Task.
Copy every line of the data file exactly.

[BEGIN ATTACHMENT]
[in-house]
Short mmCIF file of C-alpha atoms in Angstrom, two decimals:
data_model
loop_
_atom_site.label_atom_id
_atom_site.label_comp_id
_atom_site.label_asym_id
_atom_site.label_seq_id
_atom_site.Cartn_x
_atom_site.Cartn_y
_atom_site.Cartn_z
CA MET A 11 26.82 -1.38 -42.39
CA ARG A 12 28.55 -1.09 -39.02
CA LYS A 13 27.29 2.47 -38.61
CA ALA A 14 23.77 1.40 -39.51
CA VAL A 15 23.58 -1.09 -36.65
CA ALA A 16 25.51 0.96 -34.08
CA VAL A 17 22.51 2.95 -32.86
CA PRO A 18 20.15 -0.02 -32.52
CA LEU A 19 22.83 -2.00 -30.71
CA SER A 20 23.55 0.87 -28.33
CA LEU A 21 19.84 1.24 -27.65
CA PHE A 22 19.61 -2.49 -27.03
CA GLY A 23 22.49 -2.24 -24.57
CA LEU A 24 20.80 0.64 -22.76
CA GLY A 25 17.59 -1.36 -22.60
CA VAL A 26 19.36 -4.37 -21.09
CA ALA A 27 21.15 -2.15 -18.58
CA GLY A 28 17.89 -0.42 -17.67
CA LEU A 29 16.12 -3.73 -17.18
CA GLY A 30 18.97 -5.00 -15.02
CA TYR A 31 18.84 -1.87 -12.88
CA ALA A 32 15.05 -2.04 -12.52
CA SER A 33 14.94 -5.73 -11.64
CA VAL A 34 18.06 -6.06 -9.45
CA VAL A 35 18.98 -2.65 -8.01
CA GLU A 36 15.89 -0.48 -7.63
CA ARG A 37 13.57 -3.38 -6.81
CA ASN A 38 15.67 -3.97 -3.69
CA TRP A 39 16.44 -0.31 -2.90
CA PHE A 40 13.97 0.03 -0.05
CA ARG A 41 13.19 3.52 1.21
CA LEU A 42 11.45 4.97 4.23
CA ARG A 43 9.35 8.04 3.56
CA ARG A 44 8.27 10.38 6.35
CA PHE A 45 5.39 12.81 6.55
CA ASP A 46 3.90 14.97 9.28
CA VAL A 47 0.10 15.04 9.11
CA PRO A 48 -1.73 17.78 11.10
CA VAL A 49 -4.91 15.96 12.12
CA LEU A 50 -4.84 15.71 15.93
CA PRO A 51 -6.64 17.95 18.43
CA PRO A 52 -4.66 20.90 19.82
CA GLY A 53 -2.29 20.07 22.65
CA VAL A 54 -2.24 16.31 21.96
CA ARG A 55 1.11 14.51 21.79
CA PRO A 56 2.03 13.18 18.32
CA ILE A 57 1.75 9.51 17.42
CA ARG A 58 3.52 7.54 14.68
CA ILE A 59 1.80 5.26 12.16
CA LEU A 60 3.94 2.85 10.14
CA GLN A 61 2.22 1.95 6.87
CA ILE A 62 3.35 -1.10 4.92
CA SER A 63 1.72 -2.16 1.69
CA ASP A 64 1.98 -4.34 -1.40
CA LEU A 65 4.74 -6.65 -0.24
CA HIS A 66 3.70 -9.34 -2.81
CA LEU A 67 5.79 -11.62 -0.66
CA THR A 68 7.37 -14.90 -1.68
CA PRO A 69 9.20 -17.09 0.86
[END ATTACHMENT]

[in-house]
Short mmCIF file of C-alpha atoms in Angstrom, two decimals:
data_model
loop_
_atom_site.label_atom_id
_atom_site.label_comp_id
_atom_site.label_asym_id
_atom_site.label_seq_id
_atom_site.Cartn_x
_atom_site.Cartn_y
_atom_site.Cartn_z
CA MET A 11 26.82 -1.38 -42.39
CA ARG A 12 28.55 -1.09 -39.02
CA LYS A 13 27.29 2.47 -38.61
CA ALA A 14 23.77 1.40 -39.51
CA VAL A 15 23.58 -1.09 -36.65
CA ALA A 16 25.51 0.96 -34.08
CA VAL A 17 22.51 2.95 -32.86
CA PRO A 18 20.15 -0.02 -32.52
CA LEU A 19 22.83 -2.00 -30.71
CA SER A 20 23.55 0.87 -28.33
CA LEU A 21 19.84 1.24 -27.65
CA PHE A 22 19.61 -2.49 -27.03
CA GLY A 23 22.49 -2.24 -24.57
CA LEU A 24 20.80 0.64 -22.76
CA GLY A 25 17.59 -1.36 -22.60
CA VAL A 26 19.36 -4.37 -21.09
CA ALA A 27 21.15 -2.15 -18.58
CA GLY A 28 17.89 -0.42 -17.67
CA LEU A 29 16.12 -3.73 -17.18
CA GLY A 30 18.97 -5.00 -15.02
CA TYR A 31 18.84 -1.87 -12.88
CA ALA A 32 15.05 -2.04 -12.52
CA SER A 33 14.94 -5.73 -11.64
CA VAL A 34 18.06 -6.06 -9.45
CA VAL A 35 18.98 -2.65 -8.01
CA GLU A 36 15.89 -0.48 -7.63
CA ARG A 37 13.57 -3.38 -6.81
CA ASN A 38 15.67 -3.97 -3.69
CA TRP A 39 16.44 -0.31 -2.90
CA PHE A 40 13.97 0.03 -0.05
CA ARG A 41 13.19 3.52 1.21
CA LEU A 42 11.45 4.97 4.23
CA ARG A 43 9.35 8.04 3.56
CA ARG A 44 8.27 10.38 6.35
CA PHE A 45 5.39 12.81 6.55
CA ASP A 46 3.90 14.97 9.28
CA VAL A 47 0.10 15.04 9.11
CA PRO A 48 -1.73 17.78 11.10
CA VAL A 49 -4.91 15.96 12.12
CA LEU A 50 -4.84 15.71 15.93
CA PRO A 51 -6.64 17.95 18.43
CA PRO A 52 -4.66 20.90 19.82
CA GLY A 53 -2.29 20.07 22.65
CA VAL A 54 -2.24 16.31 21.96
CA ARG A 55 1.11 14.51 21.79
CA PRO A 56 2.03 13.18 18.32
CA ILE A 57 1.75 9.51 17.42
CA ARG A 58 3.52 7.54 14.68
CA ILE A 59 1.80 5.26 12.16
CA LEU A 60 3.94 2.85 10.14
CA GLN A 61 2.22 1.95 6.87
CA ILE A 62 3.35 -1.10 4.92
CA SER A 63 1.72 -2.16 1.69
CA ASP A 64 1.98 -4.34 -1.40
CA LEU A 65 4.74 -6.65 -0.24
CA HIS A 66 3.70 -9.34 -2.81
CA LEU A 67 5.79 -11.62 -0.66
CA THR A 68 7.37 -14.90 -1.68
CA PRO A 69 9.20 -17.09 0.86